After shoveling, I started on the final jewelry piece for The Outfit Project. I wanted a piece that was primarily orange with accents of copper, blue, and turquoise and decided on a bracelet starting with this wooden one I found at the thrift store - 3 for $5.00 - way less expensive than blanks.
I didn't know what to do or how to do what I hoped to do so rather than sit around feeling paralyzed by that fact, I made a decision to just start. I measured the bracelet and then cut interfacing and batting to that width and length and layered those with a strip of the orange fabric. They I played with different beads to see how they looked against the background and right away, felt the work was too flat. I wanted something much more dimensional so I used the sewing machine to make thread scribbles on the orange background and then glued it to the wooden form. Starting is the most important thing and then do one step, and then the next, and then the next, and just keep going until the piece says it's finished. If it's a masterpiece, that's a bonus. Finished is really good. The journey of learning is really amazing.
After gluing, I did a bunch of things without taking pictures. I've been finding it difficult lately to document every step because my brain is in create mode and not document mode. SO here's what happened. I took fifteen 1" wide strips of the orange fabric and tied knots in each one leaving the ends. AND THEN... I used copper paint to touch up the high points of the knots and I thought they looked ugly. AND THEN... I spaced the knots around the bracelet and stitched them in place with the ends hanging out wildly and I thought it looked ugly.
AND THEN... I used orange, turquoise, and pink thread to zigzag over orange cording and blue cording and thought they had potential. AND THEN... I twisted the cords in and out of the knots and tacked them in place and I thought it looked ugly. AND THEN... I twisted and turned the orange ends and tacked them down to the base fabric creating a topography of sorts and I thought it looked ugly. AND THEN... I sewed large orange and blue beads in place and I thought they looked like ugly blobs on an orange background. AND THEN... I wrapped twisted copper wire through the center and around the bracelet and thought it was finally achieving some degree of interest and sophistication. AND THEN... I sewed smaller blue and copper beads in place and thought it was starting to look interesting but need more contrast.
About this time, I thought about how when I create a knitted or sewn garment that I don't like, I just take it apart and make it into something else and I wondered how I'd do that with a bracelet but decided it was actually rather easy - I'd just use a chop saw to cut it in sections and go from there. And so I confidently carried on with my mostly ugly bracelet.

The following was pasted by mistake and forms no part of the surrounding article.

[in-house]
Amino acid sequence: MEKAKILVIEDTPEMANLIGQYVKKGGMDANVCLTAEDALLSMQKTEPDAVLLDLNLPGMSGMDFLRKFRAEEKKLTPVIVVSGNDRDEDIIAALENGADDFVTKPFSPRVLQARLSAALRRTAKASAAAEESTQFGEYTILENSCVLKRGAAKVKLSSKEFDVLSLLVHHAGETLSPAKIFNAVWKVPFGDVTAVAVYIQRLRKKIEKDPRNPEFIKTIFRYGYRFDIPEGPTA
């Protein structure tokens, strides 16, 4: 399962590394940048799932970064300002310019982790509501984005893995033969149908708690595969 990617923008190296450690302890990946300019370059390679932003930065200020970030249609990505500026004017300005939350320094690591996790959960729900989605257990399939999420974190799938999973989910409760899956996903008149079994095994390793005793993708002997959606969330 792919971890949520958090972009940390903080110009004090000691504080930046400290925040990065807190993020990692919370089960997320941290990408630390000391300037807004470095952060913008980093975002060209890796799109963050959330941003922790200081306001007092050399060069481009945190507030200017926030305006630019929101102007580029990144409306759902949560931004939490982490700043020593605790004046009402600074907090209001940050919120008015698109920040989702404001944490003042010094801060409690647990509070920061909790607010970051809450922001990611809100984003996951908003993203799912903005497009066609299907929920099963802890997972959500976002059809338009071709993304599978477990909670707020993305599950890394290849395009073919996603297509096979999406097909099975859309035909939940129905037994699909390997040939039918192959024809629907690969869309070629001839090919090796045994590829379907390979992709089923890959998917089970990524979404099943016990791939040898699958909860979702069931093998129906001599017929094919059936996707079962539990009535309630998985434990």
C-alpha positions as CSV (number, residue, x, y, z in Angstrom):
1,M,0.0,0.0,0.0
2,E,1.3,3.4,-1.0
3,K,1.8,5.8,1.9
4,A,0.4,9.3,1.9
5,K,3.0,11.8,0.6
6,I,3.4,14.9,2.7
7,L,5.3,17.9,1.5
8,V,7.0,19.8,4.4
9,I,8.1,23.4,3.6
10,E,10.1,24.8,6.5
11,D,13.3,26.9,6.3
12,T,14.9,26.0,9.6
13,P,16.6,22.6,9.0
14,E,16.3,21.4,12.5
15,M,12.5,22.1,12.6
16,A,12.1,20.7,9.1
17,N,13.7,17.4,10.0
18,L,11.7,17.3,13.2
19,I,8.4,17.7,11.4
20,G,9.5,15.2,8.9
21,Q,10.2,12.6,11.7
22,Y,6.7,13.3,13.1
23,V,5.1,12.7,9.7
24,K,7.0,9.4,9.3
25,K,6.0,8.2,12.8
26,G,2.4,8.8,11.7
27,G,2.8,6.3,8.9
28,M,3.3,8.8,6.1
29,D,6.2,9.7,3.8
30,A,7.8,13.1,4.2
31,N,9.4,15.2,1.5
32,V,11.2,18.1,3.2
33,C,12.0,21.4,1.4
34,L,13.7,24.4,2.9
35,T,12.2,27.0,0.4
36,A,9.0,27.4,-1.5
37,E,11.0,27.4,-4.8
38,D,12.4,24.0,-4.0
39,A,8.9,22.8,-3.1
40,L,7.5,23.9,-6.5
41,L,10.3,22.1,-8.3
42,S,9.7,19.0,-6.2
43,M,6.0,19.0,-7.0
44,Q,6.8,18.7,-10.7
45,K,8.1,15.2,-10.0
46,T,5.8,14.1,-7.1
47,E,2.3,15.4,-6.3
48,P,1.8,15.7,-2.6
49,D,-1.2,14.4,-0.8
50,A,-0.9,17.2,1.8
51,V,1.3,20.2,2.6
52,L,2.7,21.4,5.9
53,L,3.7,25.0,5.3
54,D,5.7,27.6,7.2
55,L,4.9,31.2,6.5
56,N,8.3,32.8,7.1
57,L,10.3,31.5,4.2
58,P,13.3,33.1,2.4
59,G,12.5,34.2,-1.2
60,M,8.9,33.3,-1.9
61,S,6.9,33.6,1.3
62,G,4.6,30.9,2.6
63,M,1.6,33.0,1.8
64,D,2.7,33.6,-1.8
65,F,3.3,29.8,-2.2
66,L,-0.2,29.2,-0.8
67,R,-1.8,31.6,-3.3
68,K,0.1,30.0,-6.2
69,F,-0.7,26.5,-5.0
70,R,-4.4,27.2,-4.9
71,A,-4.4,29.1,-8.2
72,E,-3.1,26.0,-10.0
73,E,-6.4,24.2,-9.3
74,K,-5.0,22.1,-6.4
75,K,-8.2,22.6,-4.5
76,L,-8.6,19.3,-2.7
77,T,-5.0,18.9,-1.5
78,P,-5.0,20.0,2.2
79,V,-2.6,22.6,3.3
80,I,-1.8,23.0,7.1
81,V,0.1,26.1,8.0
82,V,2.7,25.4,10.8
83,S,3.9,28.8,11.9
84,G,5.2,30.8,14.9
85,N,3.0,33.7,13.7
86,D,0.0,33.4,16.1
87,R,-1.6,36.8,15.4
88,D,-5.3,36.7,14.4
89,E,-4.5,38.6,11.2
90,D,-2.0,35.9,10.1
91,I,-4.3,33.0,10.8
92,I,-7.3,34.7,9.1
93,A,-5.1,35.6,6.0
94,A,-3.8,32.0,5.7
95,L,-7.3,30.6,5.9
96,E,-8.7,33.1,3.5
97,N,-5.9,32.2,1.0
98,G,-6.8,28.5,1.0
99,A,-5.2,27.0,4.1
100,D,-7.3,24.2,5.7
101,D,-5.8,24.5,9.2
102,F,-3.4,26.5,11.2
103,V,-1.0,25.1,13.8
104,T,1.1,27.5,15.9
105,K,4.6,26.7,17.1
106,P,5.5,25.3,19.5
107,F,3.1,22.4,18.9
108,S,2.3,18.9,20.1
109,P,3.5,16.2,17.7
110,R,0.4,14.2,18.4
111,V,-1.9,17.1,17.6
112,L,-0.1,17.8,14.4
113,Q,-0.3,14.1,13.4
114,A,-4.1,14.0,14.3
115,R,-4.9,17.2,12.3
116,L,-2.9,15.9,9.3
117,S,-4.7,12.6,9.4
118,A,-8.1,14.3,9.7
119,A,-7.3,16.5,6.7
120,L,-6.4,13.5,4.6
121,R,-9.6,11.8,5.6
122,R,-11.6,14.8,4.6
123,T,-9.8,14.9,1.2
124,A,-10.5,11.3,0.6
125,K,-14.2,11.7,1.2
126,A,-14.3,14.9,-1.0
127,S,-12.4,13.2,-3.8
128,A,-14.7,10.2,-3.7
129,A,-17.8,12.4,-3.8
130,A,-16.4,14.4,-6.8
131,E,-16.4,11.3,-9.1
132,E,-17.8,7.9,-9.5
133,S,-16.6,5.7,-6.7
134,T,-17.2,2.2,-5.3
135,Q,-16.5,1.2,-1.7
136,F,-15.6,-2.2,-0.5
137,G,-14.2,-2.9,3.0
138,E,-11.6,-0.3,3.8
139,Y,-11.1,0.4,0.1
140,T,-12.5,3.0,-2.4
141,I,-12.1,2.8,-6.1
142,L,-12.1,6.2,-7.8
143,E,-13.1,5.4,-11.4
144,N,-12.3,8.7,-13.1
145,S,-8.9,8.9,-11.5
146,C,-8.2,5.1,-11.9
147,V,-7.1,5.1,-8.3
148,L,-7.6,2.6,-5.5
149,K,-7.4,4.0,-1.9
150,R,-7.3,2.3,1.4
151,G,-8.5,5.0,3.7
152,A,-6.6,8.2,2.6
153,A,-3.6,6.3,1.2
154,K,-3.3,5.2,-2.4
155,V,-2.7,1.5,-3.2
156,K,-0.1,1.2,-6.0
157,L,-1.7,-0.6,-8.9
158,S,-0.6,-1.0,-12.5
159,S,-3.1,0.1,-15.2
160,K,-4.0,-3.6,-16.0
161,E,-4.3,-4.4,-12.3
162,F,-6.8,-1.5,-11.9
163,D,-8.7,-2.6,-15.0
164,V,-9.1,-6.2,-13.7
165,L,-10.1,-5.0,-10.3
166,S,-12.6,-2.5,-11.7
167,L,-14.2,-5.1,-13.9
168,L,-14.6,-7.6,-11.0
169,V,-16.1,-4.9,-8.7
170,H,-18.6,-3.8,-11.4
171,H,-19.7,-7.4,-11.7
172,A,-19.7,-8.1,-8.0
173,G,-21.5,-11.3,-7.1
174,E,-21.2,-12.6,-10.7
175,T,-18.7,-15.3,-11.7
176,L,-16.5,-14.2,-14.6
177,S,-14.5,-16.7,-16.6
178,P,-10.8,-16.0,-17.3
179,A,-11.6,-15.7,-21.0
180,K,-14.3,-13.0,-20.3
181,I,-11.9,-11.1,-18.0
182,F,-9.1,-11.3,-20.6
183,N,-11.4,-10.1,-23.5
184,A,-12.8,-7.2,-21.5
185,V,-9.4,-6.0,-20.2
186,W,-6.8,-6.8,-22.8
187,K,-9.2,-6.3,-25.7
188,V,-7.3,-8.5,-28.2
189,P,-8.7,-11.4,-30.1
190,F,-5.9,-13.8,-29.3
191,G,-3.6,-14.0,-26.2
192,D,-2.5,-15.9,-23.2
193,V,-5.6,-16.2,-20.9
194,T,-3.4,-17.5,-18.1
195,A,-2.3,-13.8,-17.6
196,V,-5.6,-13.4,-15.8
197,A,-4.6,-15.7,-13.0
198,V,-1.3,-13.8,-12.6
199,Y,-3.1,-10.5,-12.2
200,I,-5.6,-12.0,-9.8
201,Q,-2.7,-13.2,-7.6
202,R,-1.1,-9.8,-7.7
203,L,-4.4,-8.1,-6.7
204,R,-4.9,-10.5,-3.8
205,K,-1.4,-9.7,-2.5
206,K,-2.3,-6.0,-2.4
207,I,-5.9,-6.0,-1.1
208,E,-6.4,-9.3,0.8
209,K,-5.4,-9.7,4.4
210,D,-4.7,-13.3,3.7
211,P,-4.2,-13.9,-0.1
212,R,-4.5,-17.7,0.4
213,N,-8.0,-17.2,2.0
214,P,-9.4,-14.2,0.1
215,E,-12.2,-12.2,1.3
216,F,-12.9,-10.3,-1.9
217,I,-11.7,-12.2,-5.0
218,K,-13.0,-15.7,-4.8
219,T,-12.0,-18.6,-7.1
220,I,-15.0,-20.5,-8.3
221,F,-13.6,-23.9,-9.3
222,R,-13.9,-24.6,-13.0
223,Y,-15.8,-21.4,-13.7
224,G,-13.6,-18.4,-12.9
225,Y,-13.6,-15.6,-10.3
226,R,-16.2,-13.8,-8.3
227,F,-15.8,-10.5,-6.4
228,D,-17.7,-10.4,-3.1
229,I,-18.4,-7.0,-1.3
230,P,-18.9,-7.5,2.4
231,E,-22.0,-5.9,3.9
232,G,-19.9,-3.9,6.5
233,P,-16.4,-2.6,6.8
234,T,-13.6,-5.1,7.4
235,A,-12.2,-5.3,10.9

I decided it needed more depth and contrast and that weaving more of the zigzagged orange cord in and around the beads could work for that. About this time, a friend who is also an artist phoned and we discussed it and I drove over to her house and we discussed it some more while both looking at the bracelet and then I came home and worked on it some more. And this is the stage I'm at this morning. There are at least four more stages until the piece is finished, possibly more depending on what comes up, so hopefully I'll be able to show it in Friday's post because after that, I'll prepping for the workshop and starting to pack.
Because I don't want to pack, unpack, and then re-pack my workshop supplies in order to sew at Sheri's studio, we've decided to work on fabric beads. To prep for that, I've been Pintrest-ing and printing out inspiration images and instructions. When I decide to explore a subject, I tend to dive in deep which may be why it can take a while to get going on something I want to do. It can be all talk, no action, for a while because I know that when I go there, I'm going all the way.
While jewelry has been ticking for a long time, it was the wire weaving workshop I took in January 2017 that finally gave me the confidence to move in this direction. It seemed to flip a switch. Last year, I took several on-line wire working classes and made samples as well as pieces of my own. For The Outfit Project, I've made a jewelry piece for each outfit trying different techniques and my mind is bubbling with ideas to explore. It helps that I am seeing more clearly the role of creativity in jewelry as well as the role of jewelry - and in particular statement necklaces - in my fashion personality.
The Outfit Project highlighted - once again - my uniform. Clean lines, architectural interest, prints on the bottom, a relatively plain upper garment, and a statement necklace. I've been sharing with a few friends my ah ha around not wearing even a simple collar and instead wearing huge necklaces. They're shaking their heads in that so Myrna way but they can see why it works. And I did it again. The turquoise vest is hanging up to dry after I washed all the chalk marks out and then I'll add the buttons and then I'll post the finished project... with it's fourth neckline finish... no collar... after I tried three different collars.
Talk soon - Myrna
Grateful - the ability to stay with ugly until it begins to shift